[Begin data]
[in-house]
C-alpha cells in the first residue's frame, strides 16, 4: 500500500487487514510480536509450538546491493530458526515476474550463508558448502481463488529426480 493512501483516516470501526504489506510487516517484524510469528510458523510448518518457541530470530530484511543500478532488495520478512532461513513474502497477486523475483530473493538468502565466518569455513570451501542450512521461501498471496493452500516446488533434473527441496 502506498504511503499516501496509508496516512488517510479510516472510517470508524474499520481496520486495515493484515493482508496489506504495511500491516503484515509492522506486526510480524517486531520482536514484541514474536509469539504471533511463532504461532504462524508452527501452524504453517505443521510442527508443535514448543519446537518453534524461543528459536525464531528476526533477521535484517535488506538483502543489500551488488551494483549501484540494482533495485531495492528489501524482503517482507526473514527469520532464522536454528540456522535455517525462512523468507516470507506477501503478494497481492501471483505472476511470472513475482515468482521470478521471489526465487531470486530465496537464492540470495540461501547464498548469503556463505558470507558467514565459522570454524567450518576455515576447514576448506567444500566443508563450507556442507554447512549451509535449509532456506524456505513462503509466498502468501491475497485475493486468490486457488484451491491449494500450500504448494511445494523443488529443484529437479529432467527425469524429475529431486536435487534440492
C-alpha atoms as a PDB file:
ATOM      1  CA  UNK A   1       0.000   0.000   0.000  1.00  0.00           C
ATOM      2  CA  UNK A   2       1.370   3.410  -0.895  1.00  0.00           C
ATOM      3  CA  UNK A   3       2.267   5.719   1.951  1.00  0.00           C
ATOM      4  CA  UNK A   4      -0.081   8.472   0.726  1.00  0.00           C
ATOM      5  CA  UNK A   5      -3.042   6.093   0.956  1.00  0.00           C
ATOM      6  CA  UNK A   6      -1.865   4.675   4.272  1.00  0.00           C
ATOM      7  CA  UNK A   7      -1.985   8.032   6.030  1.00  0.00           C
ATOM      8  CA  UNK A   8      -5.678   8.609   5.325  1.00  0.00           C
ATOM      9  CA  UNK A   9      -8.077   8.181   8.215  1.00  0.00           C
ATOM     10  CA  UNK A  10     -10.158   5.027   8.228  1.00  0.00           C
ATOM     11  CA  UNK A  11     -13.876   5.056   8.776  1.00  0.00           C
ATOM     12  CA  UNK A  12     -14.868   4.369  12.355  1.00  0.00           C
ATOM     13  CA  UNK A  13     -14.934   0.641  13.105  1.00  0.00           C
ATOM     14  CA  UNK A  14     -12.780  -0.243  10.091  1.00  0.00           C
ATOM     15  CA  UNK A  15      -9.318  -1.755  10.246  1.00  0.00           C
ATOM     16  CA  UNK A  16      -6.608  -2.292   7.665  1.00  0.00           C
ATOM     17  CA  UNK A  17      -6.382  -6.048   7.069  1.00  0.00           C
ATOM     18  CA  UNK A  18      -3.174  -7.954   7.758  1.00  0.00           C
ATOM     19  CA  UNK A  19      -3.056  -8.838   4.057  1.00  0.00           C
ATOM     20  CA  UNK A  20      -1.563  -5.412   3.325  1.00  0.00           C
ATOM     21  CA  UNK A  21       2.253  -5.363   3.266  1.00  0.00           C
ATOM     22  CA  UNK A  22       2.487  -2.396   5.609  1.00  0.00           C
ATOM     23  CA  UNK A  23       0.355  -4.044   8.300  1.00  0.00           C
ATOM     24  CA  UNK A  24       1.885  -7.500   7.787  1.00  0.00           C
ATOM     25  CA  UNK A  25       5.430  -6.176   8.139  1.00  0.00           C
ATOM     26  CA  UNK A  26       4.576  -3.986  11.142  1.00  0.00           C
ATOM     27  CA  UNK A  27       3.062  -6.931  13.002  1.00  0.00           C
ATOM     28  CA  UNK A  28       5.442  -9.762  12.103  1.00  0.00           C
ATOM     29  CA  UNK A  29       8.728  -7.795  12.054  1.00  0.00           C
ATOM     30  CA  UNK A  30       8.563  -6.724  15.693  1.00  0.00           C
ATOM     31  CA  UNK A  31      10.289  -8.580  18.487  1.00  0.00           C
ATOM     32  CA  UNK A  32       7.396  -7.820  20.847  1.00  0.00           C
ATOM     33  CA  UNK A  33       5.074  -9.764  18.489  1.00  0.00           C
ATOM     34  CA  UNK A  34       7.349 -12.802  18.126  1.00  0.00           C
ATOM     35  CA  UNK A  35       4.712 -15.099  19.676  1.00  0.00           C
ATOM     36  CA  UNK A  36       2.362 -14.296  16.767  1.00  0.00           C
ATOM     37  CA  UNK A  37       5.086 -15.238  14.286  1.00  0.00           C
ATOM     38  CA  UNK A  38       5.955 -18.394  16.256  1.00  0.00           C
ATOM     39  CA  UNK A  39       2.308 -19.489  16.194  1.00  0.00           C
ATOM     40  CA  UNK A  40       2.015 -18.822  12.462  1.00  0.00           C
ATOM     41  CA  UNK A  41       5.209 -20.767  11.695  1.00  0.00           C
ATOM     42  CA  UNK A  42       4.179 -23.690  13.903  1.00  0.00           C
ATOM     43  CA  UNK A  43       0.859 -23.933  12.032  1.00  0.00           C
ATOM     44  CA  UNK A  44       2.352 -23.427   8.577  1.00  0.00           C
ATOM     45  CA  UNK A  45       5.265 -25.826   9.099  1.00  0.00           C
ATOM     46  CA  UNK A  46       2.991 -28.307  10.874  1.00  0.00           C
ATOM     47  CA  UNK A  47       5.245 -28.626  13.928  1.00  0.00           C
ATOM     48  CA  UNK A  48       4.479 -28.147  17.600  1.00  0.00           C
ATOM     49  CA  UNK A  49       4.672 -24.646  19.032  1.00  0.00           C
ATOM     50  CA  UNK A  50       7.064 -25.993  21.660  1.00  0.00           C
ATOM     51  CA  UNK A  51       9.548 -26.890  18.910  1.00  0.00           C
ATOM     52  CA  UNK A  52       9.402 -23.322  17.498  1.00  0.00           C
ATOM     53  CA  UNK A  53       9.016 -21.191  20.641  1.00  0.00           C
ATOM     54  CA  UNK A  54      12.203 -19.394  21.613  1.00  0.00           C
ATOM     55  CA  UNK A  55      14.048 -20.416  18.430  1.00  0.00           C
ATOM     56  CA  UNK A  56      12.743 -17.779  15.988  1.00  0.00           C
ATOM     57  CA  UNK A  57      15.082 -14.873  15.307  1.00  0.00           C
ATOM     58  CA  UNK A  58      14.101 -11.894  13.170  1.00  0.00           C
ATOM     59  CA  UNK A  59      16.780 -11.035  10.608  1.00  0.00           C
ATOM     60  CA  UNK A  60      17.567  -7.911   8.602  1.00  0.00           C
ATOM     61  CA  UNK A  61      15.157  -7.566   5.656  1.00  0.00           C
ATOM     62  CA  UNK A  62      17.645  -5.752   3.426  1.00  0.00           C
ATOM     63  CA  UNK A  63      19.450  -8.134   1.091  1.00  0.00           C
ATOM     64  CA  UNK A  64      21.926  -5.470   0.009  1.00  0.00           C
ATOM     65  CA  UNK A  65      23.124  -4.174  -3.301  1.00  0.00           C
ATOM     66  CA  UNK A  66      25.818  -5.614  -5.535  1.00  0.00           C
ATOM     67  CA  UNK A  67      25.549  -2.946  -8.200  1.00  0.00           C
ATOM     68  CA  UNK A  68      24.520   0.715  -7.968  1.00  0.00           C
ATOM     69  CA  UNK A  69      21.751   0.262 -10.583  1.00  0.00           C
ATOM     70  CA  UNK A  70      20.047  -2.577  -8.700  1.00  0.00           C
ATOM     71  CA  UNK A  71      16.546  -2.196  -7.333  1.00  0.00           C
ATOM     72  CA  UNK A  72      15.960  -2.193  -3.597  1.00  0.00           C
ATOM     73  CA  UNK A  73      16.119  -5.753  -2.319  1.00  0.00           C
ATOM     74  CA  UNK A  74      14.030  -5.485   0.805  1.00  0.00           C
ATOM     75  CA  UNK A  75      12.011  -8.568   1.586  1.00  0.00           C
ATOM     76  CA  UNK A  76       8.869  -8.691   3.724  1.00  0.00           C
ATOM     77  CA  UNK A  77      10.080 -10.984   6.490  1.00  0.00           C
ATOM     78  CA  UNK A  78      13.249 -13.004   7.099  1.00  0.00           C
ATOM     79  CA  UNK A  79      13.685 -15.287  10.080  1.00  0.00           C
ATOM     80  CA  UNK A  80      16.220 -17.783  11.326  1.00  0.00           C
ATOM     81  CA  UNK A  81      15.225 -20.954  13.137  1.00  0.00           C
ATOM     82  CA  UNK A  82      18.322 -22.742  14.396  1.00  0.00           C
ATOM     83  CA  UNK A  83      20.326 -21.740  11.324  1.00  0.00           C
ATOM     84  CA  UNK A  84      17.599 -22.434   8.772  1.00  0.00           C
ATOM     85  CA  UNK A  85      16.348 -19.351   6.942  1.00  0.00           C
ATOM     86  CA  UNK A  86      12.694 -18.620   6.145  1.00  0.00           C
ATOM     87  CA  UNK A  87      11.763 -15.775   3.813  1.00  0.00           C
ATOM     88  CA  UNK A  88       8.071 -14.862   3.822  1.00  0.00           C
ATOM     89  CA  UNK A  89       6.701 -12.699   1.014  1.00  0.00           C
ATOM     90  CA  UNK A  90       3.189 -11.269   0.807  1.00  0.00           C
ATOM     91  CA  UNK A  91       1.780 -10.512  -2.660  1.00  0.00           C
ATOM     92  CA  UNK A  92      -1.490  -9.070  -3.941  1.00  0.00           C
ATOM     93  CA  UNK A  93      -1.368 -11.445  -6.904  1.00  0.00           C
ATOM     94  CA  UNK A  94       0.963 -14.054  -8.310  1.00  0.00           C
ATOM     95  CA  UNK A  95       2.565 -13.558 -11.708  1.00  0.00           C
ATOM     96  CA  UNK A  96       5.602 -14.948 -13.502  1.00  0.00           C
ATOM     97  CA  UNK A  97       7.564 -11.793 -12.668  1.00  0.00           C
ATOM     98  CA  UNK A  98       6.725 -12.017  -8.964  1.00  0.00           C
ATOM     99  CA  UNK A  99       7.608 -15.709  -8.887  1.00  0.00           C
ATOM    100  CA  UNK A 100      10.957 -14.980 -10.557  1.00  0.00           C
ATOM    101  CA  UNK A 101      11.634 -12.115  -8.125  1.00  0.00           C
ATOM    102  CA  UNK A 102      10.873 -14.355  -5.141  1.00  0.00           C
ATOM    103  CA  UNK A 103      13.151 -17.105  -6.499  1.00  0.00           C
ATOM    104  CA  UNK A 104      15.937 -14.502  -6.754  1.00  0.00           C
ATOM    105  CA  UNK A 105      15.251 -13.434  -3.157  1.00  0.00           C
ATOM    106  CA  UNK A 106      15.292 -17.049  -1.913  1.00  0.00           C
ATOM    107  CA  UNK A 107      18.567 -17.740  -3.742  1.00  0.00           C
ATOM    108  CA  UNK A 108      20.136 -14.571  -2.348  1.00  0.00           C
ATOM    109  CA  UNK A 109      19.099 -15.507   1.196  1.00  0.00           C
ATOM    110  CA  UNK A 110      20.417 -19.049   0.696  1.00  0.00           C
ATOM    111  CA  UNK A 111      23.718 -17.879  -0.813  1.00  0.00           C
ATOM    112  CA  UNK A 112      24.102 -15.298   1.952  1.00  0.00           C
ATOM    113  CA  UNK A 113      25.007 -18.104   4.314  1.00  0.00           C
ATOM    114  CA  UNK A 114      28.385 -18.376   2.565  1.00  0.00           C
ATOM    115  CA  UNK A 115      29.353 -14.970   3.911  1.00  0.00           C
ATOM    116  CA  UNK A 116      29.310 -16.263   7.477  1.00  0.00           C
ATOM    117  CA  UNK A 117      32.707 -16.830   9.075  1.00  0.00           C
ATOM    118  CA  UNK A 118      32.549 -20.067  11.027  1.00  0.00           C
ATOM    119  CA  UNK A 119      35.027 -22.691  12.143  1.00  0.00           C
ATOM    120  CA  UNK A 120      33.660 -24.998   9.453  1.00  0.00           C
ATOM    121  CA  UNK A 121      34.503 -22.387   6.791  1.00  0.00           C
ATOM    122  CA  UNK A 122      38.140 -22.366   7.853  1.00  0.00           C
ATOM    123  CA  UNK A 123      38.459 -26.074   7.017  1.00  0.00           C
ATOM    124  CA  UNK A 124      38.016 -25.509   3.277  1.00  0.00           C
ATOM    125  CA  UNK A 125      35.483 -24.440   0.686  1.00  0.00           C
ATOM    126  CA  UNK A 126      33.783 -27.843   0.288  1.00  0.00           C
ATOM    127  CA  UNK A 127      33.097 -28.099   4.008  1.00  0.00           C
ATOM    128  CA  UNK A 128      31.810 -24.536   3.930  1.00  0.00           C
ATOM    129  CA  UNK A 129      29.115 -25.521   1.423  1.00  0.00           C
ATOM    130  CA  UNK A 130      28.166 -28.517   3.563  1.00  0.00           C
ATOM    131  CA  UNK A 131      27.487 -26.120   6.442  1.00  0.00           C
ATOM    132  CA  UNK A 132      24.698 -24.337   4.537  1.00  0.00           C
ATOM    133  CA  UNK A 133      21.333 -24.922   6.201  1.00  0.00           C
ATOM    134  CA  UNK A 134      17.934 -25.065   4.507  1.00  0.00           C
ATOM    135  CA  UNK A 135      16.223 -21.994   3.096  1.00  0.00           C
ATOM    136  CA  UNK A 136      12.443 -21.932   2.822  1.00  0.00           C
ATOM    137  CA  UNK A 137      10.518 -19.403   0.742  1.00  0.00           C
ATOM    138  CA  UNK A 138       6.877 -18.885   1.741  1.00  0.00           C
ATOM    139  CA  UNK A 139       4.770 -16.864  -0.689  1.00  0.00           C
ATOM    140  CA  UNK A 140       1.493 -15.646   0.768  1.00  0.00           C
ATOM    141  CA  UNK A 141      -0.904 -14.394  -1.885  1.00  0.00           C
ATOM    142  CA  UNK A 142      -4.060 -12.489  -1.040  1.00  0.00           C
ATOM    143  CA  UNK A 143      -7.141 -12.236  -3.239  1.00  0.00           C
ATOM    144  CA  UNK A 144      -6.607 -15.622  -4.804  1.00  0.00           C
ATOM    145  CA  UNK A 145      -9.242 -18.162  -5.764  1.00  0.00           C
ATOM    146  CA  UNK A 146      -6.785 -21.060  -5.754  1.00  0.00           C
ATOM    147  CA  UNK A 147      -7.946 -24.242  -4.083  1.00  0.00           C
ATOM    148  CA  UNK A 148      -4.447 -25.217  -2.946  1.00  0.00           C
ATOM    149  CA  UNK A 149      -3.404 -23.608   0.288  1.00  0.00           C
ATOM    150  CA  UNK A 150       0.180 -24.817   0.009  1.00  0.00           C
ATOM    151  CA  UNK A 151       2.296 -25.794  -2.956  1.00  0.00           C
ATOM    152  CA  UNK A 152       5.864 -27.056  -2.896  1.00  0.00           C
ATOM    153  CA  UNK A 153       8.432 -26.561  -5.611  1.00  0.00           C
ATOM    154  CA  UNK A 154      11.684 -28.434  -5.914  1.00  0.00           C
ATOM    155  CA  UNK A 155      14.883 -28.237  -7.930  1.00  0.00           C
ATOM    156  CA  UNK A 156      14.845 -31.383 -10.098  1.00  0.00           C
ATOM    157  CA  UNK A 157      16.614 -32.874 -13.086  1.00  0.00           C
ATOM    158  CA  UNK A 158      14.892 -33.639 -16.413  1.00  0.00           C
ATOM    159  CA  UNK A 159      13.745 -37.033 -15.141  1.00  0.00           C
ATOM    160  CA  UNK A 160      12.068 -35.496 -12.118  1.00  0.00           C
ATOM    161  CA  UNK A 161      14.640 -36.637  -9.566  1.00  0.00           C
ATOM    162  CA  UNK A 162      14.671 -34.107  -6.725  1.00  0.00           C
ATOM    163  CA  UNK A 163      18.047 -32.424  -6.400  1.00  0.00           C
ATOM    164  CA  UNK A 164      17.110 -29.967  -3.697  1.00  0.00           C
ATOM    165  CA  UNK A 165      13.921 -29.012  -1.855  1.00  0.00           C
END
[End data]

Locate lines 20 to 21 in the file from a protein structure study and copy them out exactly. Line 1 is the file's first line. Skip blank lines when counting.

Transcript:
ATOM     17  CA  UNK A  17      -6.382  -6.048   7.069  1.00  0.00           C
ATOM     18  CA  UNK A  18      -3.174  -7.954   7.758  1.00  0.00           C